Also, identify the hierarchies in the scenario. Are they doctor/patient, doctor/medical student, senior doctor/junior doctor/, student/student etc.? This will help you to identify who is most responsible, and which authority may need to be reported to in the scenario.


Step 2: Read the question carefully

Make sure to identify whose perspective is being discussed in the question. Their name will be highlighted and bolded.


Step 3: Decide which half of the questions are most likely

Situational Judgement questions are divided between two ends of a spectrum: very important to not important at all, and very appropriate to very inappropriate. The correct answer must, therefore, lie on one end of either spectrum. The first step then is to make a judgement of whether the action being described in the question is either important/unimportant or appropriate/inappropriate, then you will have a 50/50 chance of choosing the correct answer.

You are also awarded a half mark for choosing a response that is in the correct half of the responses, but incorrect.


Step 4: Eliminate the incorrect answer of the two

Consider if there are any exceptions to the importance/unimportance or appropriateness/inappropriateness of the action being described. If there are no exceptions, then select the stronger response of the two. If there are exceptions, then select the weaker response of the two.

If you are not sure of the answer, choose the stronger response, as this is statistically the more likely answer. Flag the question for review, and move on.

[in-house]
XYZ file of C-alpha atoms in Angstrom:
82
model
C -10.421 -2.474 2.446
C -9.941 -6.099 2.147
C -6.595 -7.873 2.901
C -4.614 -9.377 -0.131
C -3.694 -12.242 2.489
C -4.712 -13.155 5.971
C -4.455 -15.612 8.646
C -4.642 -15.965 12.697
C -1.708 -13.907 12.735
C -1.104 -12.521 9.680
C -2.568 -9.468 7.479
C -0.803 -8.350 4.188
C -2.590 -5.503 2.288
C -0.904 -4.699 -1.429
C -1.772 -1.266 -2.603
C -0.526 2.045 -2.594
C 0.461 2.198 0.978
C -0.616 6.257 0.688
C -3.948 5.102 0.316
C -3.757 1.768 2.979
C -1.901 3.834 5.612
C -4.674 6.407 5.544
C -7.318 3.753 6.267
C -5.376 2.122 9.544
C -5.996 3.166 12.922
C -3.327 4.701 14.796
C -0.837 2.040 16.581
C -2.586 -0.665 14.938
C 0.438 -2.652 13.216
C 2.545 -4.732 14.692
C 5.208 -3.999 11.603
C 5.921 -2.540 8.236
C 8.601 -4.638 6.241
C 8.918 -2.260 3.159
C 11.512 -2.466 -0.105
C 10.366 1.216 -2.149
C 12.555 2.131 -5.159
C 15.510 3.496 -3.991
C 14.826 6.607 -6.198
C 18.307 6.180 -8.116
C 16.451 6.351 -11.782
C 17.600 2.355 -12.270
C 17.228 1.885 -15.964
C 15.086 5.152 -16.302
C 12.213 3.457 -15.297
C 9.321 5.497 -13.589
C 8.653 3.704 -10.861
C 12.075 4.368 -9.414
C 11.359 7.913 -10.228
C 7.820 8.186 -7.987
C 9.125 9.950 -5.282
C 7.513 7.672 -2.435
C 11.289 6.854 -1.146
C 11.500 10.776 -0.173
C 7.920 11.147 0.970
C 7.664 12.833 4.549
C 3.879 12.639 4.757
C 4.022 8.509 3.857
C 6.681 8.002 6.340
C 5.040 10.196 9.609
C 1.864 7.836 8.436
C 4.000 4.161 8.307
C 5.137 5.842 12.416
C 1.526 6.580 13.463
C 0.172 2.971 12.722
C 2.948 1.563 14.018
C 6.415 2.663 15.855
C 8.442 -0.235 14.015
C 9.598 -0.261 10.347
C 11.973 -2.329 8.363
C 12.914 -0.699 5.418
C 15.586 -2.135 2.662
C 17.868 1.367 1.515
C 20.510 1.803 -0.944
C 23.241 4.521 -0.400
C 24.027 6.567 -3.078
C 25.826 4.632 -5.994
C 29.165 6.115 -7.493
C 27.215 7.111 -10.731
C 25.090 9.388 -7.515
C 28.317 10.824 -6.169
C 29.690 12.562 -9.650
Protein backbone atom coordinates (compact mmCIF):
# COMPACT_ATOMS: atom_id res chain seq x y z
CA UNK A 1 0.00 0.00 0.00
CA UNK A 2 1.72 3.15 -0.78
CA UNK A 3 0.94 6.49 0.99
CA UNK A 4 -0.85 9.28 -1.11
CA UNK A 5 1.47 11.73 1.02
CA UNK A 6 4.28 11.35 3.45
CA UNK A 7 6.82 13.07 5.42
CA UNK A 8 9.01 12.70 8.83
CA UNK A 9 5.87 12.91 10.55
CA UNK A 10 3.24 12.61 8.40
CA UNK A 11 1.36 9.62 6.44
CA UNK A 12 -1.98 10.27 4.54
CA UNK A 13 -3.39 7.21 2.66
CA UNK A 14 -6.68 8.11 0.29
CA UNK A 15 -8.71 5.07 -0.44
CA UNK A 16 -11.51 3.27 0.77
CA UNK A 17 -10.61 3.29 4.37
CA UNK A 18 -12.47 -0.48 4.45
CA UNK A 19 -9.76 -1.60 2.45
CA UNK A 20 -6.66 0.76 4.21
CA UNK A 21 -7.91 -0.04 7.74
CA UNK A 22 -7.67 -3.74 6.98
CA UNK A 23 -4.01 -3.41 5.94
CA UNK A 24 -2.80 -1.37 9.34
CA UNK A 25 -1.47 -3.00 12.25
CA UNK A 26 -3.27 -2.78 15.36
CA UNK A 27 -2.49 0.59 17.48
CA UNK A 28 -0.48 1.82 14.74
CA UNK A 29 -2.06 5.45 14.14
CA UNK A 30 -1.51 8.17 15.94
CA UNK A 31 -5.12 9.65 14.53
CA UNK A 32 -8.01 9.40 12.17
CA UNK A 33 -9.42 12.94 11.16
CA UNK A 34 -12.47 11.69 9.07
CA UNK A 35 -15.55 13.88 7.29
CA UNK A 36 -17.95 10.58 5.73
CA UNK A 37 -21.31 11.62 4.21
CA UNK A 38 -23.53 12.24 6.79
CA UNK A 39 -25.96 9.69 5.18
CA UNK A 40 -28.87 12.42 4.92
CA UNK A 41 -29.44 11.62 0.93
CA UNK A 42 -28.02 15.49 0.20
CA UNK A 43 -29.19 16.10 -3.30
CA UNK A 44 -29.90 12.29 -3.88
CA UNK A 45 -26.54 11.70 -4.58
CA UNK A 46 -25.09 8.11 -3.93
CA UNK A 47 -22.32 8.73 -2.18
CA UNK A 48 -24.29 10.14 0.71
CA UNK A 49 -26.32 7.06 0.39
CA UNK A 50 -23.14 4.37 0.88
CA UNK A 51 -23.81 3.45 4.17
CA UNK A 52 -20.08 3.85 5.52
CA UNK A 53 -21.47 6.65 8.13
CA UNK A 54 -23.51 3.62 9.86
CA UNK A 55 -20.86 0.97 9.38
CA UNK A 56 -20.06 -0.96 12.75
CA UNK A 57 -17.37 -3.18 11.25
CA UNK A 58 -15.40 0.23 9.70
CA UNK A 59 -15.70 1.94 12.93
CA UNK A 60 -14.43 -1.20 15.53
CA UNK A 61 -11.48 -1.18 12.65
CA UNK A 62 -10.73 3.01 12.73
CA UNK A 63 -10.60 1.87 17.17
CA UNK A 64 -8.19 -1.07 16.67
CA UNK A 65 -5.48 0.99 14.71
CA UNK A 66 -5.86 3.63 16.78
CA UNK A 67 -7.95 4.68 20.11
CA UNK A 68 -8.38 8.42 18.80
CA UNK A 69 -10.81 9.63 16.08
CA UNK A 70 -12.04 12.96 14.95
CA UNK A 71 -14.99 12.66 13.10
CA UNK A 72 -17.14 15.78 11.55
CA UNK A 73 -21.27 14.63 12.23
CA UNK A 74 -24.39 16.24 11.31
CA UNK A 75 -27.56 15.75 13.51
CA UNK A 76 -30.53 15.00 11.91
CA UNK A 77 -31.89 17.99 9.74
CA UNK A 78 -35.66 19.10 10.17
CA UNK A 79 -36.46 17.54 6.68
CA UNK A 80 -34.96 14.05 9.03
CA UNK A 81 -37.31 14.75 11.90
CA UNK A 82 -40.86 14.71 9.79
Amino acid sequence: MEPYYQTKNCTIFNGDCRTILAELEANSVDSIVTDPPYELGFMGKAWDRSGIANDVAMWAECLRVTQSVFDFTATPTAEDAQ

Example of a Situational Judgement question

One of the most common types of scenarios is that involving teamwork in a university setting. Consider the example scenario below.

A group of five dentistry students are assigned to work together on a group project. The project is a research task that requires the group to write a report and present their findings. In the initial meeting, one of the group members, Daniel, assigns roles to the other group members. He decides the topic and offers to write more than half of the report because he has prior knowledge of the topic. Another group member, Christine, is unhappy that Daniel has chosen the topic and assigned roles without consulting the other members first.

How appropriate are each of the following responses by Christine in this situation?


1. Ask how other group members feel about Daniel taking charge of the project

a) A very appropriate thing to do

b) Appropriate, but not ideal

c) Inappropriate, but not awful

d) A very inappropriate thing to do


This is appropriate but not ideal. It may be helpful to gather the opinions of other group members with respect to Daniel’s behaviour. However, this does not resolve the key problem of the group’s work being unevenly distributed and the views of other members not being taken into consideration.



2. Suggest to Daniel privately that he should ask the other members for their thoughts before making decisions.

a) A very appropriate thing to do

b) Appropriate, but not ideal

c) Inappropriate, but not awful

d) A very inappropriate thing to do


This is a very appropriate thing to do. The group has been assigned to work together on this project, so the views of all group members should be considered. Approaching Daniel privately is very appropriate as Daniel is less likely to feel uncomfortable or awkward, allowing him to better receive Christine’s feedback.


3. Report Daniel to the supervisor for assigning roles without consulting the other group members.

a) A very appropriate thing to do

b) Appropriate, but not ideal

c) Inappropriate, but not awful

d) A very inappropriate thing to do


This is a very inappropriate thing to do. Any group conflict should be resolved locally where possible.


Test your Situational Judgement Skills under exam conditions!